I recently finished listening to the audiobook Everybody, Always by Bob Goff. I sincerely enjoyed it and can’t wait to hear his latest, Love Does when it is available to borrow from my library.
While I enjoyed the entire audiobook, Chapter 17 really resonated with me. It is titled, “My Bucket” and in this chapter, Goff asks the question, “How is your life working for the people around you?” For a time, he carried around an actual bucket to remind him of the areas in his life that need work. He said his bucket needs to be filled with patience and recalls a time when he chose the wrong line at the car rental return and needed to dip into his bucket of patience to avoid giving the pokey employee a dressing down. Using his bucket allowed him to respond kindly to the attendant. He was even able to throw in a compliment for good measure about how happy he was with his visit as well as his rental car experience. This was no small feat considering he had missed his flight due to the delay!
As he was walking away from the rental car return, he heard a summons from the attendant who was moving toward him with a much speedier gait. Upon catching up to Goff, the young man tapped him on the shoulder and said, “I just wanted to let you know that I really enjoyed your sermon this morning.” The chances of this same young man being at the service earlier that day and working the exact lane Goff chose is astronomical. By acting as Jesus would have, though, Goff solidifed the message of love that he had conveyed that morning as a guest speaker. He queried that had he not dipped into his bucket of patience, the message this young man would have taken away might have been much different than the positive one that he received that morning and then had corroborated by Goff’s actions.
Goff states that we need to find ways to engage differently with the people around us and this means all the people around us, not just those that we like or relate to. How we treat the rental car return guy, the grocery bagger, even the person who gets on our last nerve lets people know how we really are with Jesus. Goff says, “Jesus never had a problem with people who knew their shortcomings. He didn’t tolerate people who faked it.”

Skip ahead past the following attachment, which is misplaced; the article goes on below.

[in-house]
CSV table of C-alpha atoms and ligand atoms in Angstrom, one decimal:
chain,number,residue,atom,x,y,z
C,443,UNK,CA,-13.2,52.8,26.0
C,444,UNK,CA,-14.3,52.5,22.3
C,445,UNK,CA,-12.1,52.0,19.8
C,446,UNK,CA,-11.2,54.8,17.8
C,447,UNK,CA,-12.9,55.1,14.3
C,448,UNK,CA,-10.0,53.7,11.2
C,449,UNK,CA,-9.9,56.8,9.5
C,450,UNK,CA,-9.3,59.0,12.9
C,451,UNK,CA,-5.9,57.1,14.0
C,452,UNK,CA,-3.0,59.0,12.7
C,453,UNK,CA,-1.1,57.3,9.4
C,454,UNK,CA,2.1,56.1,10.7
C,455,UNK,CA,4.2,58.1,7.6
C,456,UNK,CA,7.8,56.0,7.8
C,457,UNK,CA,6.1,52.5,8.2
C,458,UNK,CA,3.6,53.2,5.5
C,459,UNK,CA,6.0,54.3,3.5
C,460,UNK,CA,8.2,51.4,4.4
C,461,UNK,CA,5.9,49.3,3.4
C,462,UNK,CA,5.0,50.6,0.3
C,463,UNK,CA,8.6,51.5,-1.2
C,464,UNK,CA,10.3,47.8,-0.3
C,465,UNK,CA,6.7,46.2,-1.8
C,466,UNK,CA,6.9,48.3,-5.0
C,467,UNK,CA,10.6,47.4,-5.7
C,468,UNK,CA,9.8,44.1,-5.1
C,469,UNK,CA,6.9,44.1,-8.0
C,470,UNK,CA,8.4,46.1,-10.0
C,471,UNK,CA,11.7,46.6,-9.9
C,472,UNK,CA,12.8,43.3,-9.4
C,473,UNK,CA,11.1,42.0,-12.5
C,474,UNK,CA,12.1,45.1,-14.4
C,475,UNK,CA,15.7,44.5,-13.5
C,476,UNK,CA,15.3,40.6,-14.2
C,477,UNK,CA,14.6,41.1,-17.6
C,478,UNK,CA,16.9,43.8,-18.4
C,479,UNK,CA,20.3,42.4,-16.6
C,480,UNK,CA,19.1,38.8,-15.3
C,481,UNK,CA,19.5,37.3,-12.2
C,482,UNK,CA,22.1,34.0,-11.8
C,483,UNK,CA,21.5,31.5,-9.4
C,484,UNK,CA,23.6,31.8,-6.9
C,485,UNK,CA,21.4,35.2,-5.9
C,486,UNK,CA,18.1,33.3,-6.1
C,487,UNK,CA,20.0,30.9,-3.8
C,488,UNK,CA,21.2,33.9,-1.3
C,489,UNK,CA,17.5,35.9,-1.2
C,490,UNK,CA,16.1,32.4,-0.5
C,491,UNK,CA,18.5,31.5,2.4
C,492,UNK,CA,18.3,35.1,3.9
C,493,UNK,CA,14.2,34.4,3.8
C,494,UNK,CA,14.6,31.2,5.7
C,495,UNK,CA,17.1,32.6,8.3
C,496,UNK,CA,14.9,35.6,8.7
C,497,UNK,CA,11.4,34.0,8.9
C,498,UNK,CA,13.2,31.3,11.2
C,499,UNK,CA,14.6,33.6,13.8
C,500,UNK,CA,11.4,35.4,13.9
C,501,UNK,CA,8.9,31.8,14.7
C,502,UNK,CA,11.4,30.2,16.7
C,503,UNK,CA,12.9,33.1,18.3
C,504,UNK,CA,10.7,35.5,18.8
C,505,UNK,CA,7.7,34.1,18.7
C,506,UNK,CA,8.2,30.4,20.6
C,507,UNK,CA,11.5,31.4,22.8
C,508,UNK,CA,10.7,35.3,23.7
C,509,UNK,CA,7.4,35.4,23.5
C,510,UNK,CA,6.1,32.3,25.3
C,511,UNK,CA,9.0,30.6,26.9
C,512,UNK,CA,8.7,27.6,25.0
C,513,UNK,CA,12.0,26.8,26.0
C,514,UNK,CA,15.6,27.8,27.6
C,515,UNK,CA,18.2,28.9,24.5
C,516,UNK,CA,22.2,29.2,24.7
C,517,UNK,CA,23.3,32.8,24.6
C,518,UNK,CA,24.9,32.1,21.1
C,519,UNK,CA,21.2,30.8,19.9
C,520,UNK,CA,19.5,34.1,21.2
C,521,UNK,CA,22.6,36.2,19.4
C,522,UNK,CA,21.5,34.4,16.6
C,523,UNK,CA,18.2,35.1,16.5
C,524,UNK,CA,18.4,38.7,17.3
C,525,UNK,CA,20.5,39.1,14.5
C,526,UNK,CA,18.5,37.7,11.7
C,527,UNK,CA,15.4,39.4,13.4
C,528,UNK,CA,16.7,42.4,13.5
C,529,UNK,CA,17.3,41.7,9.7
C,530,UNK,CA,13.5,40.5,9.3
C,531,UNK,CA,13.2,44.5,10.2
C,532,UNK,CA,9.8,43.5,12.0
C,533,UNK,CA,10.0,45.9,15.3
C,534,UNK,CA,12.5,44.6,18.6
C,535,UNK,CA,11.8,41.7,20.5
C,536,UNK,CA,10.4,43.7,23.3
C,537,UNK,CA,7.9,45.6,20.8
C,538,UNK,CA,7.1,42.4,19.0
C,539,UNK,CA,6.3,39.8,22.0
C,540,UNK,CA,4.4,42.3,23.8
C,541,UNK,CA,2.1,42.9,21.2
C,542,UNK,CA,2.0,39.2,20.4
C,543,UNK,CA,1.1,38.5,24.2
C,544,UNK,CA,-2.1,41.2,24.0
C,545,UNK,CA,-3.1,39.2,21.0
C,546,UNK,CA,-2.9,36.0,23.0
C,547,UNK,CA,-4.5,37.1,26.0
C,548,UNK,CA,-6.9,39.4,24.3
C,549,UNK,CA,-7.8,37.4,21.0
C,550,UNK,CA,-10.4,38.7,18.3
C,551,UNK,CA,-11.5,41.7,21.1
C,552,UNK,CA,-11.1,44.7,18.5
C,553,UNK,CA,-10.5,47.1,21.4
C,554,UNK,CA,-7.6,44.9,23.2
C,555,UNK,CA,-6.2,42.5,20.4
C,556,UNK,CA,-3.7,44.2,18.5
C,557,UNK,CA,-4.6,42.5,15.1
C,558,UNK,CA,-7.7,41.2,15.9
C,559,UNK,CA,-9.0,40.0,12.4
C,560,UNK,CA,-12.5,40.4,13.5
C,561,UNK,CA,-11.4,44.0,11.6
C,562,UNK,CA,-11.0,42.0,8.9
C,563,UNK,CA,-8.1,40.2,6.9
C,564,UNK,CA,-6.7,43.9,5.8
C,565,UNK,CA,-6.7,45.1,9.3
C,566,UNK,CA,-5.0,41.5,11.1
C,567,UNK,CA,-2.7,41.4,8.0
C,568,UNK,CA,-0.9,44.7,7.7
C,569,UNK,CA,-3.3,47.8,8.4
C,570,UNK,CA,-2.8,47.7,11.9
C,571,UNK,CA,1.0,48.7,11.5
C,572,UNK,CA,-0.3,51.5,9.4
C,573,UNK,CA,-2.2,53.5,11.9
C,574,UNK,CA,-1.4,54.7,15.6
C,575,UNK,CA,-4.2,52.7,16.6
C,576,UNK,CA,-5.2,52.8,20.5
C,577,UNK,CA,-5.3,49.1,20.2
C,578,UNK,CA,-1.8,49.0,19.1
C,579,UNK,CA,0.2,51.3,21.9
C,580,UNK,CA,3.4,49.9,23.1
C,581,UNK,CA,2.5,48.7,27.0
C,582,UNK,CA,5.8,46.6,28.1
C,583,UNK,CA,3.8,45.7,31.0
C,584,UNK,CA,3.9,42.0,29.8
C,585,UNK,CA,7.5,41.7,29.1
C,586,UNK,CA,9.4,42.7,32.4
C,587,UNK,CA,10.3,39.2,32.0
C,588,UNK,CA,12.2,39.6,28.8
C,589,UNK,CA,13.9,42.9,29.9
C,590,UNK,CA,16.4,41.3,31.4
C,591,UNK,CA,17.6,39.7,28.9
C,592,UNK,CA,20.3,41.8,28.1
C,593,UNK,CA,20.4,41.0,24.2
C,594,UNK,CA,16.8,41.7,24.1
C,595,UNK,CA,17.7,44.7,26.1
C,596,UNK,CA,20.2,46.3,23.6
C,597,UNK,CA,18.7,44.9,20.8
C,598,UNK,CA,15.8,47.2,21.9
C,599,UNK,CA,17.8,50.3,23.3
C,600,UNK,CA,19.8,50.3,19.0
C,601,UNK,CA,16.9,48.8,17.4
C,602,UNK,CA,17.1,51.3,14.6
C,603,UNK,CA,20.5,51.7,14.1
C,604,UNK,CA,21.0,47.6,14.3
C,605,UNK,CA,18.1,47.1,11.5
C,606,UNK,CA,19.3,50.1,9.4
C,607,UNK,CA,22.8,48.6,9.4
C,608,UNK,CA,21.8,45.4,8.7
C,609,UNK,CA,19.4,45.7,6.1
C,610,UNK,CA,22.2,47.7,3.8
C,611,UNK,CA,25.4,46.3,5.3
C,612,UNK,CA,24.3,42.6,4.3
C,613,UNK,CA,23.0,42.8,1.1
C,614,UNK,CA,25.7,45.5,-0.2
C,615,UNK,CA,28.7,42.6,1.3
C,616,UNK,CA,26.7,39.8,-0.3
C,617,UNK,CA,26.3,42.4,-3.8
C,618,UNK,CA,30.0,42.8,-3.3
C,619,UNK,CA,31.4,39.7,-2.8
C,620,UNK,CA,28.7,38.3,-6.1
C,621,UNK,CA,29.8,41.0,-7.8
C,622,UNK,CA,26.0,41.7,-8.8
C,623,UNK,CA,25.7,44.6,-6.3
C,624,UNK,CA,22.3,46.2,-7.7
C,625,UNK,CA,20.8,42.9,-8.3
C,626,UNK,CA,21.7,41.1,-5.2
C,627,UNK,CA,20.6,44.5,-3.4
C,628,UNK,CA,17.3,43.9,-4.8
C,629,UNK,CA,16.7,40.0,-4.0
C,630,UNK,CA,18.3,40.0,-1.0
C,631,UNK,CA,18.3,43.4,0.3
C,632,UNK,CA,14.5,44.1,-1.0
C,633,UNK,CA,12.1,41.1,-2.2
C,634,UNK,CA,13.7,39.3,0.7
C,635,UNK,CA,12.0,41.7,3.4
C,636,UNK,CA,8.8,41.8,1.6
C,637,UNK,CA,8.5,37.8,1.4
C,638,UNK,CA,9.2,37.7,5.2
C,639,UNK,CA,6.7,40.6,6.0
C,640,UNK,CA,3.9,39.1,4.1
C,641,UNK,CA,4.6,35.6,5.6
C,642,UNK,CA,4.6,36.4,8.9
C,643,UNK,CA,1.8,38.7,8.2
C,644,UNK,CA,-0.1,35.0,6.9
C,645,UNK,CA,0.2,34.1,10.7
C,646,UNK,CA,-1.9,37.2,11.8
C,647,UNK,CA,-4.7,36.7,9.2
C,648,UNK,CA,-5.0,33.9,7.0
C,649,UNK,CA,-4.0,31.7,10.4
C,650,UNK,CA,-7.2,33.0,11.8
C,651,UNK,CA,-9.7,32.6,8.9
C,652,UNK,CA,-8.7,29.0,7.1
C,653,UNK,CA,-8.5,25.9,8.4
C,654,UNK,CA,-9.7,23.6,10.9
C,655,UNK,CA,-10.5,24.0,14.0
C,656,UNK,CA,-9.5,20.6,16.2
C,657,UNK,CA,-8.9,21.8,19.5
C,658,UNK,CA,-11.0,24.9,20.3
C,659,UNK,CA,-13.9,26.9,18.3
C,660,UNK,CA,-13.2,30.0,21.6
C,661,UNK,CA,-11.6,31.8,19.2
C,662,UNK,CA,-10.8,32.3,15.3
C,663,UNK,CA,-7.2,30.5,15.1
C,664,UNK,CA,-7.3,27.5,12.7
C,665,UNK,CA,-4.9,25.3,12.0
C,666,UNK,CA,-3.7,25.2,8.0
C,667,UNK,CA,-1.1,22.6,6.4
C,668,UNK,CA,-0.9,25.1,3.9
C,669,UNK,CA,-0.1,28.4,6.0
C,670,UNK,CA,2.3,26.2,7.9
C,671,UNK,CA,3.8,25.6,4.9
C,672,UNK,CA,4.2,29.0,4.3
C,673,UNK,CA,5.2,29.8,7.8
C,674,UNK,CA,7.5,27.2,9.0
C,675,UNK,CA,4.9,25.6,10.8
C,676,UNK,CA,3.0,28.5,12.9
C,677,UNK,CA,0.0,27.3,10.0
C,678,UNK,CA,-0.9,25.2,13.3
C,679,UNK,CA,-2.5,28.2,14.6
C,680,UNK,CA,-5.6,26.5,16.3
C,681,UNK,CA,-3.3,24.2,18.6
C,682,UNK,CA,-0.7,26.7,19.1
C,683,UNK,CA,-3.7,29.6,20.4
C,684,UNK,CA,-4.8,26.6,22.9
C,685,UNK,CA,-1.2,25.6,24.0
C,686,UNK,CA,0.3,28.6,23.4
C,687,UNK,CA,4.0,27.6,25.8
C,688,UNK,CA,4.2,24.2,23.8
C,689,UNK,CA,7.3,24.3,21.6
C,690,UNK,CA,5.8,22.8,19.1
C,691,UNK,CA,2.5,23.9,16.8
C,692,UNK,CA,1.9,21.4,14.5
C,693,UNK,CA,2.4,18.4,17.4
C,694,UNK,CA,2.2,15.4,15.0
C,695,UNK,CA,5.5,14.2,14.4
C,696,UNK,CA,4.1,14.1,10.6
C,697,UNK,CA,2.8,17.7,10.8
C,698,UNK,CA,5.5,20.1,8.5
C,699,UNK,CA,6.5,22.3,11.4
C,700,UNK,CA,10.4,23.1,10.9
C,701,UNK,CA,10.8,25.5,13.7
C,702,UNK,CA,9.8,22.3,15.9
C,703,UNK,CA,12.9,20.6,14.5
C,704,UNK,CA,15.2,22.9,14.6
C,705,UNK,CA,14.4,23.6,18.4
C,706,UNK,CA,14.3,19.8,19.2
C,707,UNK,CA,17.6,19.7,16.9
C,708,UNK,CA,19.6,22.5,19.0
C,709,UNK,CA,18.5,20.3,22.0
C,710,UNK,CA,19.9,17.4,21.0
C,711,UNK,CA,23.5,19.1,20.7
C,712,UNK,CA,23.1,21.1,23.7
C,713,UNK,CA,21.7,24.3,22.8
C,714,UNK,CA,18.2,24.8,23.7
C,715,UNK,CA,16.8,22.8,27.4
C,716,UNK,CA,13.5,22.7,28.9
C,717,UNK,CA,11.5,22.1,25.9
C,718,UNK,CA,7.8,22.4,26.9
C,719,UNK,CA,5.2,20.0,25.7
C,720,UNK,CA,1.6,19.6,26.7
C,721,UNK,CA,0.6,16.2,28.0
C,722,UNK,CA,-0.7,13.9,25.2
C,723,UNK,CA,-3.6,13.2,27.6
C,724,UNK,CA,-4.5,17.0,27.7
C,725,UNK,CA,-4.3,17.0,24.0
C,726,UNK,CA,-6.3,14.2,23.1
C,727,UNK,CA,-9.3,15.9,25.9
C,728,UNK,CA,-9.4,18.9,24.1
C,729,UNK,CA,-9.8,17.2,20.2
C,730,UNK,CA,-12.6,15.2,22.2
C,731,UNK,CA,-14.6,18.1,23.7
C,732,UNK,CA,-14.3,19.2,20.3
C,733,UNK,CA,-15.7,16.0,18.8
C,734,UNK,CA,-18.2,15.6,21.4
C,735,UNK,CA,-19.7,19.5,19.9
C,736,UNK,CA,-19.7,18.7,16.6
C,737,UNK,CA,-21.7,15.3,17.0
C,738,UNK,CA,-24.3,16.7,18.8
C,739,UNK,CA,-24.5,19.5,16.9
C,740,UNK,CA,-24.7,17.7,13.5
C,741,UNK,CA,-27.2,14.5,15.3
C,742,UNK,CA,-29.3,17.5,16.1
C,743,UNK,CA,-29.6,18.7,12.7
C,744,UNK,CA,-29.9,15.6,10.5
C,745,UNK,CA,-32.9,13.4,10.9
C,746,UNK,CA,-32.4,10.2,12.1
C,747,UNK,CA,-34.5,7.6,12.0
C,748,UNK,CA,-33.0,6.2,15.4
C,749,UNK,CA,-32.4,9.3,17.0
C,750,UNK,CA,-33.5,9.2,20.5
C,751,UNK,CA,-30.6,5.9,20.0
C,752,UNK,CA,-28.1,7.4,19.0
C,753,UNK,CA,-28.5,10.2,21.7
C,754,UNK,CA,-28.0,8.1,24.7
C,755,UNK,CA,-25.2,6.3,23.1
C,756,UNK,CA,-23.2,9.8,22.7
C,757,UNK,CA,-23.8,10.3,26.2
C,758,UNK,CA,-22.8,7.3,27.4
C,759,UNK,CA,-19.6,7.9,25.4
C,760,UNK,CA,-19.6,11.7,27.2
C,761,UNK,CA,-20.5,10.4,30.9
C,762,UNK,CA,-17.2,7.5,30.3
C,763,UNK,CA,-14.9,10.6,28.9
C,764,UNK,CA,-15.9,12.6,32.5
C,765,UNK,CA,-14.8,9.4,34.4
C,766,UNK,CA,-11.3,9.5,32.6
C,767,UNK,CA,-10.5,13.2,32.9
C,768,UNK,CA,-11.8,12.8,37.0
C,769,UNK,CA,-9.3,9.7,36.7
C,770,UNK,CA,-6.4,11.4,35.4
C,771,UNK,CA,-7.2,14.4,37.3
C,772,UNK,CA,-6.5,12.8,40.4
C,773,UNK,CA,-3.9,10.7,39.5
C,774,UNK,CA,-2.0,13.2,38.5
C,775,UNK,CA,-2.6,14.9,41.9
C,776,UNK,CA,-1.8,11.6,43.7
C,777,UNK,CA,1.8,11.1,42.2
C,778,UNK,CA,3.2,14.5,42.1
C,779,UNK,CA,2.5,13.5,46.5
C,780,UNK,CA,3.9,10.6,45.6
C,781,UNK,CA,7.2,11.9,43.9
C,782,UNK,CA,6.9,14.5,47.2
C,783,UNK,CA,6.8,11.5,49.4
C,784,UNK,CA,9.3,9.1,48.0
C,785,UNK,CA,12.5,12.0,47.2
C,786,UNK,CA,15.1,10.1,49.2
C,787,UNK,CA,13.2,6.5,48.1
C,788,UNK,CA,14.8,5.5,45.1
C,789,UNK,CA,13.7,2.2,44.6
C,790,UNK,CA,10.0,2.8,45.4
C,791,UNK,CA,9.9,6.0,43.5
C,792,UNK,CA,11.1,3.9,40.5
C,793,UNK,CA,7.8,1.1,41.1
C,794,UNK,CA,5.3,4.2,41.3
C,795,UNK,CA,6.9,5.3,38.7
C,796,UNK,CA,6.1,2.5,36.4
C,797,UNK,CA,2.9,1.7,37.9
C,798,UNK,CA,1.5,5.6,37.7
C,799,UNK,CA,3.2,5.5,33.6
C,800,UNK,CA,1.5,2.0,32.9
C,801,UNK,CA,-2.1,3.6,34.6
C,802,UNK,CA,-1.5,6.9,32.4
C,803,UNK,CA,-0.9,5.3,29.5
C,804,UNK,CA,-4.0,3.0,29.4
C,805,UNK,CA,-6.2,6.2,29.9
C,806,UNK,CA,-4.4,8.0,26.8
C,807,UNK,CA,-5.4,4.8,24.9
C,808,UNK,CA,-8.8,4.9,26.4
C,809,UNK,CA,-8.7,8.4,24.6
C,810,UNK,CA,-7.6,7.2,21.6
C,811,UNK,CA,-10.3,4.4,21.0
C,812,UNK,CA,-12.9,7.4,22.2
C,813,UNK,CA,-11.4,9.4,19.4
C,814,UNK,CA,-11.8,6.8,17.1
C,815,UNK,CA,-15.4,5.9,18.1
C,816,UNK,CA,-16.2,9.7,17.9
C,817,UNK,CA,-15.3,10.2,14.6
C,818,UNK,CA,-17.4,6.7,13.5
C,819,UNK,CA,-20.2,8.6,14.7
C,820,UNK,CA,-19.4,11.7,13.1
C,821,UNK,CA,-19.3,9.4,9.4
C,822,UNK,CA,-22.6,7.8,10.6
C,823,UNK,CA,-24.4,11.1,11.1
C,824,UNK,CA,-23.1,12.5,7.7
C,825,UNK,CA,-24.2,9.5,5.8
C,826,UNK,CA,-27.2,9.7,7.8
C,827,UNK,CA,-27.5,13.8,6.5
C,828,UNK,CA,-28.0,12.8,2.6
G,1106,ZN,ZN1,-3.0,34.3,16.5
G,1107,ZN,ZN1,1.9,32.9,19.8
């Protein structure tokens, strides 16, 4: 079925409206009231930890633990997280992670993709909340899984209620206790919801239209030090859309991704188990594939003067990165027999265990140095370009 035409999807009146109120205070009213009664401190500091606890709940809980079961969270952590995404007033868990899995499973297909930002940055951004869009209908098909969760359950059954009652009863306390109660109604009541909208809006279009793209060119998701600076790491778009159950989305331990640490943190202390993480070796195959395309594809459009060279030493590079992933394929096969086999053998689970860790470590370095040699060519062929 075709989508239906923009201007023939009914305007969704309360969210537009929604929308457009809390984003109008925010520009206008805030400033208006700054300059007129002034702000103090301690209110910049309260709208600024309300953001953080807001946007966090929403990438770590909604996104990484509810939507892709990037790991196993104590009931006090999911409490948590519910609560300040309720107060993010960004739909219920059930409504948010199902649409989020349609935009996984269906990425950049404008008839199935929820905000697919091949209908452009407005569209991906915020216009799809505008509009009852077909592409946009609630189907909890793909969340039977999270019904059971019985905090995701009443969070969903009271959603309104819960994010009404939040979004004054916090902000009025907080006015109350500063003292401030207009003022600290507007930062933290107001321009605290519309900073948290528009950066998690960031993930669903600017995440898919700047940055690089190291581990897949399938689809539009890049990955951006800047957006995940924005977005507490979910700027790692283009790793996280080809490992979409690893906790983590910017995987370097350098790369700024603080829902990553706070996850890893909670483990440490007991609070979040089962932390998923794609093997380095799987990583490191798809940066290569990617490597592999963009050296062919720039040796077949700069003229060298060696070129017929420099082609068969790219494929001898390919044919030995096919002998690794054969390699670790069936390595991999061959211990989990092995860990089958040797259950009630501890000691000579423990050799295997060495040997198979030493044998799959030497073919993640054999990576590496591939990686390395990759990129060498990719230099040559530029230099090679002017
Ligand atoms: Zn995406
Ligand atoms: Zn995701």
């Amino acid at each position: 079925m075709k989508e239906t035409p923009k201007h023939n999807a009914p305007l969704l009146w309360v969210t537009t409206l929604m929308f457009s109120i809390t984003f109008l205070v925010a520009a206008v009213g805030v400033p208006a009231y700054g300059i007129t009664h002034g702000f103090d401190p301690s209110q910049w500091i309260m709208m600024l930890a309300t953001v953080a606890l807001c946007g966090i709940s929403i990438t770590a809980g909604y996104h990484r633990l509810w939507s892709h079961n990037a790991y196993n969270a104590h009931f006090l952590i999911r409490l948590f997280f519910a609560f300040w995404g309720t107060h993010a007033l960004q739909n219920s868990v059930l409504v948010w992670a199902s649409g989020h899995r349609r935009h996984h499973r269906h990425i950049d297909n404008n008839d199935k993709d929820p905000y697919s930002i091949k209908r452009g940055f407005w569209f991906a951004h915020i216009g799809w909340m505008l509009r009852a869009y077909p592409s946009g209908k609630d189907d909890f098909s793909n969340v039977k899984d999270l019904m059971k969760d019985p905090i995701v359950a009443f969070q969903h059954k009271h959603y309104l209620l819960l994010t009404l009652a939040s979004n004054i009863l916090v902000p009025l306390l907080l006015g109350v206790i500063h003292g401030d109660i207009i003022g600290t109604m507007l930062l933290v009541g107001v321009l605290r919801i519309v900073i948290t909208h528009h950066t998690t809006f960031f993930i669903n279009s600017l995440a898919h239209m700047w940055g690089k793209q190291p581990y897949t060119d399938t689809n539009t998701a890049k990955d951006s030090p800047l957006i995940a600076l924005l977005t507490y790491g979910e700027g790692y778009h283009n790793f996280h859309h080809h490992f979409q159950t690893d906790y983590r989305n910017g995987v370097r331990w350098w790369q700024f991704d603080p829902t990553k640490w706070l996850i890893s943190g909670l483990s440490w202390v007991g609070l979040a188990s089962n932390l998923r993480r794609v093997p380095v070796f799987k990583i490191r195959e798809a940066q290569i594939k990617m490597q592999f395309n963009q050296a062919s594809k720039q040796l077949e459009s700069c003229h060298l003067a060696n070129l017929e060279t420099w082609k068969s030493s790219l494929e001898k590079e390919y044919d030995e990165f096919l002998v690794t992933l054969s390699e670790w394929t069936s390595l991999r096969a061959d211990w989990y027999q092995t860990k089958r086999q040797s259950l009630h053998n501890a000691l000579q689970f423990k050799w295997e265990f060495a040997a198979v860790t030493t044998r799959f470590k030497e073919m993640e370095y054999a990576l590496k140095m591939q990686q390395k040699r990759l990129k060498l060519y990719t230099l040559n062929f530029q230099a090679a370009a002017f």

Goff’s daughter is an elementary teacher and her grading system is not the standard one. For report card grades, she uses the following system:
- M = Mastered
- G = Grade Level
- N = Not Yet
Goff believes that if we use this sytem in our lives, we may have more forgiveness for ourselves and more tolerance for others. We haven’t achieved mastery, but having the intention that we are aiming for that and just aren’t there quite yet can help us to keep striving. Jesus is the only one who has mastered life, but he has infinite patience with the rest of us who keep plodding on, trying to improve ourselves and the world around us.
One statement that I really liked is the following, “Stop laying sod where he [Jesus] planted seed. He is more interested in making us grow than in having us look finished.” I think that statement speaks to me because I can be too much of a perfectionist and like to have everything all tied up in a neat little bow. I need to remember that I am a work in process and that it is fine to admit that I don’t have life all figured out.
I will end with another wonderful quote from Mother Teresa. She was a master of unconditional love for the very least among us. I will strive to be like her and like Jesus and am quite sure I will not succeed, but I will keep trying!